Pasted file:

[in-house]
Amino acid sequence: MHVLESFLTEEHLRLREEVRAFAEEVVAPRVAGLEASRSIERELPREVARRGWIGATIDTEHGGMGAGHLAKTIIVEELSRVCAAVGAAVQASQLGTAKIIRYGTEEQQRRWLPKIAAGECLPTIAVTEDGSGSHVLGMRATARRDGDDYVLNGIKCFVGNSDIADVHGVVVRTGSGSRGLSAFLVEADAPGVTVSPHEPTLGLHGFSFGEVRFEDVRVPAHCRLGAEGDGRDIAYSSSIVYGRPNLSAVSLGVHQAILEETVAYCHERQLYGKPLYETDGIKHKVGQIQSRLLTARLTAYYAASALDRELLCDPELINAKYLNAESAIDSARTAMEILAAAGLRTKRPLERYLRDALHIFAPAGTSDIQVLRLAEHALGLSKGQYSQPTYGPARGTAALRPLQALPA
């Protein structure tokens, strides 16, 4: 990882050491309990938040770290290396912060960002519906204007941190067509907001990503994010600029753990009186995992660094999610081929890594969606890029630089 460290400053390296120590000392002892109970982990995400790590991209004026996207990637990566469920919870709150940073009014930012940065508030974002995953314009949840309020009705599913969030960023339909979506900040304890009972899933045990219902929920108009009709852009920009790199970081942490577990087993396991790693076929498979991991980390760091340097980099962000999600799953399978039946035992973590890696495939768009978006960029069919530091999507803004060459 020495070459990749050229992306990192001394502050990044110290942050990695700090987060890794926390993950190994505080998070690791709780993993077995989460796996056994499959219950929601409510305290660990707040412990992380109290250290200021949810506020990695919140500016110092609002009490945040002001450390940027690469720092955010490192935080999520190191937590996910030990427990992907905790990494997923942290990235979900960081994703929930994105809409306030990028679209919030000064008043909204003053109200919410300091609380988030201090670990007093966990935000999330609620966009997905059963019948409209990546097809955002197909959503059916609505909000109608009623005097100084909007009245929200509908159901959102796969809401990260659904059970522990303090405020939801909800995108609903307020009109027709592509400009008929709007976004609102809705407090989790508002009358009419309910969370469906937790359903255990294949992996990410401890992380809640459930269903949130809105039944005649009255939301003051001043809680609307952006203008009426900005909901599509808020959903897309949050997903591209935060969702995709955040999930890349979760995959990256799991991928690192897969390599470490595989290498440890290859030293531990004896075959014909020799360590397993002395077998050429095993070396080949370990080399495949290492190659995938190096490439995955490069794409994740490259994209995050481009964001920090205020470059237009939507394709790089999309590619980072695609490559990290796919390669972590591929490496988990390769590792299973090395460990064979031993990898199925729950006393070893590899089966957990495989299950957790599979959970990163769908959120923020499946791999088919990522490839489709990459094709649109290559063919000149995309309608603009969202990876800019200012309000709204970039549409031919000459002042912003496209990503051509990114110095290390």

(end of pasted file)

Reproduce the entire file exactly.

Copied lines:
[in-house]
Amino acid sequence: MHVLESFLTEEHLRLREEVRAFAEEVVAPRVAGLEASRSIERELPREVARRGWIGATIDTEHGGMGAGHLAKTIIVEELSRVCAAVGAAVQASQLGTAKIIRYGTEEQQRRWLPKIAAGECLPTIAVTEDGSGSHVLGMRATARRDGDDYVLNGIKCFVGNSDIADVHGVVVRTGSGSRGLSAFLVEADAPGVTVSPHEPTLGLHGFSFGEVRFEDVRVPAHCRLGAEGDGRDIAYSSSIVYGRPNLSAVSLGVHQAILEETVAYCHERQLYGKPLYETDGIKHKVGQIQSRLLTARLTAYYAASALDRELLCDPELINAKYLNAESAIDSARTAMEILAAAGLRTKRPLERYLRDALHIFAPAGTSDIQVLRLAEHALGLSKGQYSQPTYGPARGTAALRPLQALPA
């Protein structure tokens, strides 16, 4: 990882050491309990938040770290290396912060960002519906204007941190067509907001990503994010600029753990009186995992660094999610081929890594969606890029630089 460290400053390296120590000392002892109970982990995400790590991209004026996207990637990566469920919870709150940073009014930012940065508030974002995953314009949840309020009705599913969030960023339909979506900040304890009972899933045990219902929920108009009709852009920009790199970081942490577990087993396991790693076929498979991991980390760091340097980099962000999600799953399978039946035992973590890696495939768009978006960029069919530091999507803004060459 020495070459990749050229992306990192001394502050990044110290942050990695700090987060890794926390993950190994505080998070690791709780993993077995989460796996056994499959219950929601409510305290660990707040412990992380109290250290200021949810506020990695919140500016110092609002009490945040002001450390940027690469720092955010490192935080999520190191937590996910030990427990992907905790990494997923942290990235979900960081994703929930994105809409306030990028679209919030000064008043909204003053109200919410300091609380988030201090670990007093966990935000999330609620966009997905059963019948409209990546097809955002197909959503059916609505909000109608009623005097100084909007009245929200509908159901959102796969809401990260659904059970522990303090405020939801909800995108609903307020009109027709592509400009008929709007976004609102809705407090989790508002009358009419309910969370469906937790359903255990294949992996990410401890992380809640459930269903949130809105039944005649009255939301003051001043809680609307952006203008009426900005909901599509808020959903897309949050997903591209935060969702995709955040999930890349979760995959990256799991991928690192897969390599470490595989290498440890290859030293531990004896075959014909020799360590397993002395077998050429095993070396080949370990080399495949290492190659995938190096490439995955490069794409994740490259994209995050481009964001920090205020470059237009939507394709790089999309590619980072695609490559990290796919390669972590591929490496988990390769590792299973090395460990064979031993990898199925729950006393070893590899089966957990495989299950957790599979959970990163769908959120923020499946791999088919990522490839489709990459094709649109290559063919000149995309309608603009969202990876800019200012309000709204970039549409031919000459002042912003496209990503051509990114110095290390």